Friday, 29 November 2013
A Jealous Heart
I remember it well in the early days of our relationship. Fueled by insecurity, passion and cider and black, I'd flounce off in a jealous rage, then while away a few hours endlessly dissecting and discussing the situation from every possible angle with my flat mates. And after that, of course there was the making up to look forward to. But call it maturity, call it complacency, call it having kids and just being knackered- thankfully that kind of drama has no place around here anymore.
I also remember feeling a jealous surge when I glimpsed petite, blonde girls wearing 501s. Those lucky, fine boned creatures, whose jeans hung effortlessly on their tiny hips, exposing just the merest hint of perfectly toned, lightly tanned stomach. They are my absolute polar opposite in every way, but lying on the bed, shoehorning myself into size 20s and beyond, they became the holy grail to a big girl with a ginger perm and zero self esteem. Call it maturity, call it self acceptance, Hell, call it spanx, but blessedly I don't feel that way anymore.
I should make it clear that sadly, I have not yet evolved into a Zen like state in my old age, because I
DO sometimes still feel envy, which I like to think of as jealousy's less intense, much more laid back brother. Maybe a friend's great haircut, talk of a fabulous holiday, that ever elusive flat stomach, and I'll feel it brush against me as it flits by.. and then it's gone. To me, it's just part of the whole being human thing, but when its not invited in and entertained for tea, it holds no real power over us.
I tell the children that we all must accept that there will always be people in life with more or less than us - in terms of gifts, talents, intellect, money, appearance - and that it's much healthier to focus on feeling grateful for what we have, rather than resentful for what we don't. I tell them this because I wholeheartedly believe it to be true. Which is perhaps why the other day, I was utterly blindsided by a current of jealously so strong, it knocked the wind from my body. So suffocating that for a moment I could hardly breathe, and so dark I could scarcely focus.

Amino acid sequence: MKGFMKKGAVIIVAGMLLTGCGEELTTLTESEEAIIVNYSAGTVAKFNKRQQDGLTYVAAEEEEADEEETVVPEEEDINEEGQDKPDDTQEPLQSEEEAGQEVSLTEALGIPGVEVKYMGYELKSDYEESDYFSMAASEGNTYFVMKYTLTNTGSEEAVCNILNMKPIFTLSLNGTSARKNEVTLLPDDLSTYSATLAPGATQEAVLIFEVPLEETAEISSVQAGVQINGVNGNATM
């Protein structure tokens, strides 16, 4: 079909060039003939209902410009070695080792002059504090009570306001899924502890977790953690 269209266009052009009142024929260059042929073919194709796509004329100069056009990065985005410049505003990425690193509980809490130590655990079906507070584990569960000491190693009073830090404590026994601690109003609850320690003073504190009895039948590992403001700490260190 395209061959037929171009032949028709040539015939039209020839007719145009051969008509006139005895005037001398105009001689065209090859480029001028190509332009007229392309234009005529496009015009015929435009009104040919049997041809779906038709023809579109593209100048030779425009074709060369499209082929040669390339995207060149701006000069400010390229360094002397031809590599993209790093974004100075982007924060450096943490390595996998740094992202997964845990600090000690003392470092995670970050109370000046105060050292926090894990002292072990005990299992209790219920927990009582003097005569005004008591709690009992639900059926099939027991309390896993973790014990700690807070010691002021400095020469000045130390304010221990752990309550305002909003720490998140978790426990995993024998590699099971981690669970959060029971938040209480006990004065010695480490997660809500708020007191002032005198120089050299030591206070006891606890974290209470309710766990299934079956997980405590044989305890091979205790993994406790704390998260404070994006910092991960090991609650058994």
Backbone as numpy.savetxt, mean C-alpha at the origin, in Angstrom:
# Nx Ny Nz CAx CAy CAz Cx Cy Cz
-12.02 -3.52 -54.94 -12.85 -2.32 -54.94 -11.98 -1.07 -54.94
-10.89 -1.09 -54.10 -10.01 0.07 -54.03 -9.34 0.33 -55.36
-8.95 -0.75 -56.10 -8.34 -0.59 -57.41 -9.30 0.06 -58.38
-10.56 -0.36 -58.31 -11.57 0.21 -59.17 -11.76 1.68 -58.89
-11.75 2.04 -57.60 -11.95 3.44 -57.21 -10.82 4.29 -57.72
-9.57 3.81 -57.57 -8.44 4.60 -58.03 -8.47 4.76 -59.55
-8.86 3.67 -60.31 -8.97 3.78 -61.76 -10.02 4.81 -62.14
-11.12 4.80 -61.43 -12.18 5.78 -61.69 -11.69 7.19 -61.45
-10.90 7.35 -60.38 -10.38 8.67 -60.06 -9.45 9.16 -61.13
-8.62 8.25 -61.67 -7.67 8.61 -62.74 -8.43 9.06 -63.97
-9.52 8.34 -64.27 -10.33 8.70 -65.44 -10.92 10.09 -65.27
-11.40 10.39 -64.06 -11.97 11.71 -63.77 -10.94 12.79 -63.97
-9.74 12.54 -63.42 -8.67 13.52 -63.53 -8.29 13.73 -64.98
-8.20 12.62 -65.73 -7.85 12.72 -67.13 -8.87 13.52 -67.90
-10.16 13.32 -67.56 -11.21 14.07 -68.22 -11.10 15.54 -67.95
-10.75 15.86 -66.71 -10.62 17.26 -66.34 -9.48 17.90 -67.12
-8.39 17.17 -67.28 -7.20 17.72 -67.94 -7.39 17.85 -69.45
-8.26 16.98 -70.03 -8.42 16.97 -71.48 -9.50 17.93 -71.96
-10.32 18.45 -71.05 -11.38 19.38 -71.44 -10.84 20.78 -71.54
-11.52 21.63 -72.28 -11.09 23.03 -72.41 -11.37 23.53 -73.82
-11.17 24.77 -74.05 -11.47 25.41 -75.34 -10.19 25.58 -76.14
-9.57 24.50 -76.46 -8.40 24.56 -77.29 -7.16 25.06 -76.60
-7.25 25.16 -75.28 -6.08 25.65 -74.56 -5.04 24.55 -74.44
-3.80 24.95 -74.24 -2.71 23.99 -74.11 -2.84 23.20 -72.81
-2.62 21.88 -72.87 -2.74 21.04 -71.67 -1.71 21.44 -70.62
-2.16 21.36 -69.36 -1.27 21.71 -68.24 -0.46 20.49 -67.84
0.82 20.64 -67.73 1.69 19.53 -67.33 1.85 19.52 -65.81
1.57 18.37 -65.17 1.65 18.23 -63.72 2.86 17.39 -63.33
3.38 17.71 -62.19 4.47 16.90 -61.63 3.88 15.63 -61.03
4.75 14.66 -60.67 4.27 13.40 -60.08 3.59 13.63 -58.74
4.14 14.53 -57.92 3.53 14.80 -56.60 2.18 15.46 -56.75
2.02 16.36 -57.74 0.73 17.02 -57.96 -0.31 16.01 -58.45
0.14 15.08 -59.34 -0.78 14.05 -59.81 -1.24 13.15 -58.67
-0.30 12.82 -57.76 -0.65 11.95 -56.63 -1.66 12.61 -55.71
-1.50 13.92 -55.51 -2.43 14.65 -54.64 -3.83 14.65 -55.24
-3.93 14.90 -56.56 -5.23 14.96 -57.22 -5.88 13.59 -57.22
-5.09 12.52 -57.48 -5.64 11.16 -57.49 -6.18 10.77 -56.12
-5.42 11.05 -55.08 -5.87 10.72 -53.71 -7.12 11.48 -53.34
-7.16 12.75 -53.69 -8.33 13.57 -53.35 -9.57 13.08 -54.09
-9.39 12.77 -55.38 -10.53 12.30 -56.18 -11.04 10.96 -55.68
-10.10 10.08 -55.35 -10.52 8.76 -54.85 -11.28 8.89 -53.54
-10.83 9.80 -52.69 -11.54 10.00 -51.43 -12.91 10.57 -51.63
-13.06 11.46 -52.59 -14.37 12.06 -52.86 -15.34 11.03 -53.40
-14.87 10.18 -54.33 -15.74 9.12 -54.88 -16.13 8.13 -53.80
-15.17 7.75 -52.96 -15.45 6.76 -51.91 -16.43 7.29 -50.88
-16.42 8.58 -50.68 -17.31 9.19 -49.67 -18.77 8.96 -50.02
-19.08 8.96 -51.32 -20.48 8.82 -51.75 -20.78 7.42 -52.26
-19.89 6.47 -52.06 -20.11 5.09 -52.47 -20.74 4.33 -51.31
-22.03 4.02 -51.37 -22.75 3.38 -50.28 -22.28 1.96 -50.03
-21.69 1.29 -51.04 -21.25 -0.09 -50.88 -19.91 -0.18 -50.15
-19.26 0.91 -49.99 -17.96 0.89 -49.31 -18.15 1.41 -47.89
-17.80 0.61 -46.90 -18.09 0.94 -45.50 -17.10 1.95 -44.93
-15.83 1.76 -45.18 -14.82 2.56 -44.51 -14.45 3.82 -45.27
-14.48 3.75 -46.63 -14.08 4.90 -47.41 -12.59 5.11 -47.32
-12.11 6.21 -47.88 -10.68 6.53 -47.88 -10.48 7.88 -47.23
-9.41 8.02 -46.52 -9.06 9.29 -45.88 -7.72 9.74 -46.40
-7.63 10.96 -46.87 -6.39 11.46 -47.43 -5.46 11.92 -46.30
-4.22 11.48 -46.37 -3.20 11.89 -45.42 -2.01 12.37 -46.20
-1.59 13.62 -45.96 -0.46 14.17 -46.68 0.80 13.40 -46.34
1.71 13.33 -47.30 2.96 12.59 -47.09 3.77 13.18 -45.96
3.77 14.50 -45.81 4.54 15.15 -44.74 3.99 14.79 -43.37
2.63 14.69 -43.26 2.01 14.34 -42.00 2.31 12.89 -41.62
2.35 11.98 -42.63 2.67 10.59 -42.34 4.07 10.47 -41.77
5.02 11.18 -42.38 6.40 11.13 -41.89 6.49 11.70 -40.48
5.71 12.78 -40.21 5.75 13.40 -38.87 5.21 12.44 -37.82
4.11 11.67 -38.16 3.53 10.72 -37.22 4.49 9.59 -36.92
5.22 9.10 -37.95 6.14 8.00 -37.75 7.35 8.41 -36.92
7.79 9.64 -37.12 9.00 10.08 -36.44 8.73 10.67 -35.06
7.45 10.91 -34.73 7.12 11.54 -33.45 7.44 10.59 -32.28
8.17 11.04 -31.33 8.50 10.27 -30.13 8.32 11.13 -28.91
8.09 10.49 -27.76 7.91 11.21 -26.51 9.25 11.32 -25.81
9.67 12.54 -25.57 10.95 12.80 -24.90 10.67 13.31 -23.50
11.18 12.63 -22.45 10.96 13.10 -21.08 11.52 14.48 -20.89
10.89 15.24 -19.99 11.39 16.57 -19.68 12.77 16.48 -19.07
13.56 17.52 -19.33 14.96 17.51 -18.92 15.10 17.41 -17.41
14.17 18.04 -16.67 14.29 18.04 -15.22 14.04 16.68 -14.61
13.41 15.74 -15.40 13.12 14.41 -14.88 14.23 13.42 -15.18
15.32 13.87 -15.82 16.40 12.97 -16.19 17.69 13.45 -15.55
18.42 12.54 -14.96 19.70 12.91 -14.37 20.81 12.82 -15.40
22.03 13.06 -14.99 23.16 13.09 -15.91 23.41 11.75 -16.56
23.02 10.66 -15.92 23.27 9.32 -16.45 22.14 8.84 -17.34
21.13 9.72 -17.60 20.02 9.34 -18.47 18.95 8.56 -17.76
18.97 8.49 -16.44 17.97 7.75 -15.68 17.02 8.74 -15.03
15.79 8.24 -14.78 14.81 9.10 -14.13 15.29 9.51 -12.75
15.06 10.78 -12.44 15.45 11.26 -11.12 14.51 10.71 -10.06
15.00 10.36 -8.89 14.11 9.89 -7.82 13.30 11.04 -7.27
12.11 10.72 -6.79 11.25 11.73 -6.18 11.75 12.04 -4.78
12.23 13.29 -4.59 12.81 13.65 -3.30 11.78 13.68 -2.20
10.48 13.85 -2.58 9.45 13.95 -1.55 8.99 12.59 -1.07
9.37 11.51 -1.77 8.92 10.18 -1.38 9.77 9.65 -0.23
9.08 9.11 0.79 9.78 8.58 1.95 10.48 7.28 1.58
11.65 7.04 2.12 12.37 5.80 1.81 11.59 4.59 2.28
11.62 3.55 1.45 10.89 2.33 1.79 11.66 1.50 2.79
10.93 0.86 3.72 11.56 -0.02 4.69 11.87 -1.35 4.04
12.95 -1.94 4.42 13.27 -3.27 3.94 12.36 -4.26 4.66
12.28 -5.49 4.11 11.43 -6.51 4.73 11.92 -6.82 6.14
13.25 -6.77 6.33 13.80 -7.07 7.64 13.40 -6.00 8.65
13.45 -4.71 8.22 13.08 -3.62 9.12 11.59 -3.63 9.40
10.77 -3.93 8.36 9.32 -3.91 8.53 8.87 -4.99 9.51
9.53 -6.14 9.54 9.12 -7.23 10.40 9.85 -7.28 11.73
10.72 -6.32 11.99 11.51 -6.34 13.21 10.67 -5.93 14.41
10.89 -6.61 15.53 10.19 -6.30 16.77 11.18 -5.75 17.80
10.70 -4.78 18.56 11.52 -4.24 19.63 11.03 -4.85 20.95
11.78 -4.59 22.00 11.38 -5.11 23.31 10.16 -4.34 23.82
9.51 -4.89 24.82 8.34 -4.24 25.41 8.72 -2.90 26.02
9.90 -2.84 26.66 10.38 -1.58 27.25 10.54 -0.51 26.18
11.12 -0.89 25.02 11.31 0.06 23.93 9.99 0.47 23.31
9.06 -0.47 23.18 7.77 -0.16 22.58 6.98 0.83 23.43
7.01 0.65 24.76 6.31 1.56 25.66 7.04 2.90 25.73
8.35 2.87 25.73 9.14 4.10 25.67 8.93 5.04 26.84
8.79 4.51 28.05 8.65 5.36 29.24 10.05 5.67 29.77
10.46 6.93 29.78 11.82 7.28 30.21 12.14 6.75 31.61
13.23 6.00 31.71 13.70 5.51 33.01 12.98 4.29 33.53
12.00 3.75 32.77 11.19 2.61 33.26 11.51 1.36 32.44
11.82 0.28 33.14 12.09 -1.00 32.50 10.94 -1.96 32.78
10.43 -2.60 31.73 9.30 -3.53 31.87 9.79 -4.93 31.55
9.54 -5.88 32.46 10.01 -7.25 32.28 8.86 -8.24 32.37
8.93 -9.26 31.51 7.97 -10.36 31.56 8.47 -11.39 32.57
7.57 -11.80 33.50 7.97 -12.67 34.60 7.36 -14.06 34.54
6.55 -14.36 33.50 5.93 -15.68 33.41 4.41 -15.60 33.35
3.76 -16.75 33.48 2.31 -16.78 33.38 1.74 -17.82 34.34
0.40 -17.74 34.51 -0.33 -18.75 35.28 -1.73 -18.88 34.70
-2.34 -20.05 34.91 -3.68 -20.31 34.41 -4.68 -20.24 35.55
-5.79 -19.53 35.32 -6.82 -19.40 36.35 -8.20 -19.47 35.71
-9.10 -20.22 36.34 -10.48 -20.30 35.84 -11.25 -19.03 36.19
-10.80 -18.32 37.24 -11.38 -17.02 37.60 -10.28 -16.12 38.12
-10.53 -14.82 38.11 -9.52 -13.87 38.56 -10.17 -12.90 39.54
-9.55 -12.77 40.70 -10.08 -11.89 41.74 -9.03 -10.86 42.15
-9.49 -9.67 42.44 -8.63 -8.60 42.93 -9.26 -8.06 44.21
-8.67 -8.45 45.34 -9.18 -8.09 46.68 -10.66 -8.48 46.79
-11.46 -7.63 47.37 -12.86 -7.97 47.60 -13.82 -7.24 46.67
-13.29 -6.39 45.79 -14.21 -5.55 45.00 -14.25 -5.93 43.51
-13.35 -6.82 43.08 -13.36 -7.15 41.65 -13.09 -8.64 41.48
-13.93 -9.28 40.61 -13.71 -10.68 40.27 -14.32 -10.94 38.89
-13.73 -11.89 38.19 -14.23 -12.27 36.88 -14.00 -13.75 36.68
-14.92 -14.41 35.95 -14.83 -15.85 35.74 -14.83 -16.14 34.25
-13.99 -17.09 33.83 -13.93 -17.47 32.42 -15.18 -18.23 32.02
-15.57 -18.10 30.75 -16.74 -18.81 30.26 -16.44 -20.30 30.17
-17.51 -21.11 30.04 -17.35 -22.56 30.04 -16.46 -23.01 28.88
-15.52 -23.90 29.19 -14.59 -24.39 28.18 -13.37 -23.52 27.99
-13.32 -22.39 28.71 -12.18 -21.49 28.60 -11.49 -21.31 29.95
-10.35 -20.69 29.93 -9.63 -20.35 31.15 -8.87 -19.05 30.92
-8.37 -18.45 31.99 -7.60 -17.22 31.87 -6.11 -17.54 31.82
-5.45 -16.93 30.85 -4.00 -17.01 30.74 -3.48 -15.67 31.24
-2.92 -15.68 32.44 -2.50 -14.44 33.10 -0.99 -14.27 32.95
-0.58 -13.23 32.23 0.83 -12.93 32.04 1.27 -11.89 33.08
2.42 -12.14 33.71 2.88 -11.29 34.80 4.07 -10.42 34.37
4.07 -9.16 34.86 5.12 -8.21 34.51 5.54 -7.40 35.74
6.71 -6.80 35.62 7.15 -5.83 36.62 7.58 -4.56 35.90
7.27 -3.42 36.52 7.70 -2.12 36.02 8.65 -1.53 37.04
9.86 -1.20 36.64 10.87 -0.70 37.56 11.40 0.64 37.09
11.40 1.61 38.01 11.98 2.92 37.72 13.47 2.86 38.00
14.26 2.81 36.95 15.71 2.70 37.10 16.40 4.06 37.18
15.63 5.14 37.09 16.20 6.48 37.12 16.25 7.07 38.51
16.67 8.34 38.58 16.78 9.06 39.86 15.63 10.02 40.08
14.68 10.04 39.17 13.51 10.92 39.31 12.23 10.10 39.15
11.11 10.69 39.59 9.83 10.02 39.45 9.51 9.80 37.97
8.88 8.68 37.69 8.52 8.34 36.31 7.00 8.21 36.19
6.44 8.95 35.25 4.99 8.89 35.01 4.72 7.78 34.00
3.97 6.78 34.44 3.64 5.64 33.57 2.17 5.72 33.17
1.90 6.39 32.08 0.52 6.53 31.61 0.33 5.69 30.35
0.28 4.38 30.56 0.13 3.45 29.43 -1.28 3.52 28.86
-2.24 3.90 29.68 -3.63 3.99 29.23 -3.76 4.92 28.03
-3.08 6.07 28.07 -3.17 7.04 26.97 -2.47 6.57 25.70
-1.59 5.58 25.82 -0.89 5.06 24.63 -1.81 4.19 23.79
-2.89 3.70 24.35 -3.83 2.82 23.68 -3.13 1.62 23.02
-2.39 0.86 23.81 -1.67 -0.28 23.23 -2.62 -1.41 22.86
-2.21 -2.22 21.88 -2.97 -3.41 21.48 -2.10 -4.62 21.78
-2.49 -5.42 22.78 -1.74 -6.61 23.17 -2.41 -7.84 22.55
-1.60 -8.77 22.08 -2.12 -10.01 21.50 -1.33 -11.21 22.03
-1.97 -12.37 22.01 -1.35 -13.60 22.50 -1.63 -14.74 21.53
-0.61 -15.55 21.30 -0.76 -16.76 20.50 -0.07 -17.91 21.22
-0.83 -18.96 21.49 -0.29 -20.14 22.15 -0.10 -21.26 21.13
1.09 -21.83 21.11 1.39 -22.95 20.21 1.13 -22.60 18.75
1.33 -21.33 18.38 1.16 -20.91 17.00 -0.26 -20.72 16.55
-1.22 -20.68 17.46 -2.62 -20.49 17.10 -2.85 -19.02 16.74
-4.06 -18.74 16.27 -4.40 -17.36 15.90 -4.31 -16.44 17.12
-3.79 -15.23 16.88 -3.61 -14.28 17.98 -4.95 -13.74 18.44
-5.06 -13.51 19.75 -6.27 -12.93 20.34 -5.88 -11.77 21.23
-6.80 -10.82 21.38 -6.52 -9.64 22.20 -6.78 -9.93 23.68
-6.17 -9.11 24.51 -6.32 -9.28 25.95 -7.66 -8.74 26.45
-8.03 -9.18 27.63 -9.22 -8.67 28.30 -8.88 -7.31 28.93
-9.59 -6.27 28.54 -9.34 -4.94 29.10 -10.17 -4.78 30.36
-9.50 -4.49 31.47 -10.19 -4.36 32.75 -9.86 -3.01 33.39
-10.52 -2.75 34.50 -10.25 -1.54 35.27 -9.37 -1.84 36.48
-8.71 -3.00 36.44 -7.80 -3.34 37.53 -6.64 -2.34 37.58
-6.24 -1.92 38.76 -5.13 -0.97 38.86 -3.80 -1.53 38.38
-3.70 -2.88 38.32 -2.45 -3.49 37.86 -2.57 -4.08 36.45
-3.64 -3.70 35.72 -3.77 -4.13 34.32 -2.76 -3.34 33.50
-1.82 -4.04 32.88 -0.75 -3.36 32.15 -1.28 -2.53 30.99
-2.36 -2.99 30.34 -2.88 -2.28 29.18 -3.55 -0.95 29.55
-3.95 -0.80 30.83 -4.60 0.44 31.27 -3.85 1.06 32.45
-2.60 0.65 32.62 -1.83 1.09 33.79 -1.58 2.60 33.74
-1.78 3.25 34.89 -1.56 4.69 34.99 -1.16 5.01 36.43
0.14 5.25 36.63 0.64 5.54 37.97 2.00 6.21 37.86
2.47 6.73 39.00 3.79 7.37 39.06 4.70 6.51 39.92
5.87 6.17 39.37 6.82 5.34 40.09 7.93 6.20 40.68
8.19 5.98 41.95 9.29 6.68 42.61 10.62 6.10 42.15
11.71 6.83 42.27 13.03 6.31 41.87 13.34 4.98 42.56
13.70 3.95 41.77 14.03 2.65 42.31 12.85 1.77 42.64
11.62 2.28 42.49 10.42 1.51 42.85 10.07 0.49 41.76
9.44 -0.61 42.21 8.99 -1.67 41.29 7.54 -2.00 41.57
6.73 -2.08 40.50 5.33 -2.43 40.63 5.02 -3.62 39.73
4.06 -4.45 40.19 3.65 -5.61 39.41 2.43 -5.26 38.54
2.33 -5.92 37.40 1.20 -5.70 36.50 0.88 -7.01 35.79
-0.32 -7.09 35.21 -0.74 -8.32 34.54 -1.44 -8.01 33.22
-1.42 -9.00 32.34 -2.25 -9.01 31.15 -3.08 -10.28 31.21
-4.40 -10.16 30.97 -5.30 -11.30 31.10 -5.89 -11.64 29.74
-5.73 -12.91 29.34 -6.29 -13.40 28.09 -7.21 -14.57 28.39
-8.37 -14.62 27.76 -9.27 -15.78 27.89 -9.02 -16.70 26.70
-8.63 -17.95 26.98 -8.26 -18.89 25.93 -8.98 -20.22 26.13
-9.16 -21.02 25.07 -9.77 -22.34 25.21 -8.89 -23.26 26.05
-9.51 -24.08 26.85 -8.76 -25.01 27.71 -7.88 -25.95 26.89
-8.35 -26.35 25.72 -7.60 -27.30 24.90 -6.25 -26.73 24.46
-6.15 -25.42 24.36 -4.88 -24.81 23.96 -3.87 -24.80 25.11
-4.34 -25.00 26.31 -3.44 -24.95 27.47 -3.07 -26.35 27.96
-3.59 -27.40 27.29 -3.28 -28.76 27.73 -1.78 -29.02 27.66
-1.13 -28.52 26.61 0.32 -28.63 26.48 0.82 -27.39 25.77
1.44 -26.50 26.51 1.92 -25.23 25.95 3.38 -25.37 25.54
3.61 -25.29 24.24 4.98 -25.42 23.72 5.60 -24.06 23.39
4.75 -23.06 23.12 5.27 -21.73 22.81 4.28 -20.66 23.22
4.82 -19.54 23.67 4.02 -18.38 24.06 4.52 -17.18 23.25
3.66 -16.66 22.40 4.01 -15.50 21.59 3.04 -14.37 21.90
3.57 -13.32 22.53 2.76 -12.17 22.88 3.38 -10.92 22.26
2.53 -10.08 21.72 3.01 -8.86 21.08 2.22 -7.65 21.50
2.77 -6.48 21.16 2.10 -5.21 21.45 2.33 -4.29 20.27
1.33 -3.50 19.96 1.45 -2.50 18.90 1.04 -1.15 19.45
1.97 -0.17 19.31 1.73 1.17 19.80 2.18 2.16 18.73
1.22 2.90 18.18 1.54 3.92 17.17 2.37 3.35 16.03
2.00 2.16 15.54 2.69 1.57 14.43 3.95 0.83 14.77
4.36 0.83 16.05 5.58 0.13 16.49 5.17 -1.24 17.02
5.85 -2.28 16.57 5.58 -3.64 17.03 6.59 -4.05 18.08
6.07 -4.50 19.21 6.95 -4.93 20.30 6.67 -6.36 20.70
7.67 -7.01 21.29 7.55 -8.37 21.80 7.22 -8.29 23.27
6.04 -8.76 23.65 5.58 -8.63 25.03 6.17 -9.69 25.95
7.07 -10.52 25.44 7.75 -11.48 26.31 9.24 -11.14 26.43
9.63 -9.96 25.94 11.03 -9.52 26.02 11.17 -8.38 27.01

And the trigger? I had simply bumped into a friend who told me about an upcoming lifestyle change.
A lifestyle change that I want for myself so badly I can taste it, one that I would happily sell a kidney, or possibly even a child, in order to have. And yet, for various complicated reasons I can't see happening anytime soon, if at all. But for this friend, it appeared to have landed effortlessly in her lap without the need to compromise and under the best possible circumstances.
But before you understandably brand me as a terrible person, can I tell you that even in the midst of my jealous fog, I was happy for her. I knew how much she'd longed for this and I genuinely wished her well.... I just wanted it too. Thankfully though, I managed to smile and tell her how pleased I was for her...and I didn't cry until I was safely back in the car. There I fiercely reminded myself to focus on the positives of my own situation, to remember how very lucky I was, and that now was her time, not mine...but it all just felt a bit hollow.
And later, in the aftermath of that green eyed tsunami, I found myself feeling vulnerable, weak and
full of self pity. It took me hours to regain my equilibrium and I was left with shame and
bewilderment at my reaction. Turns out I wasn't better than that after all. Emma x
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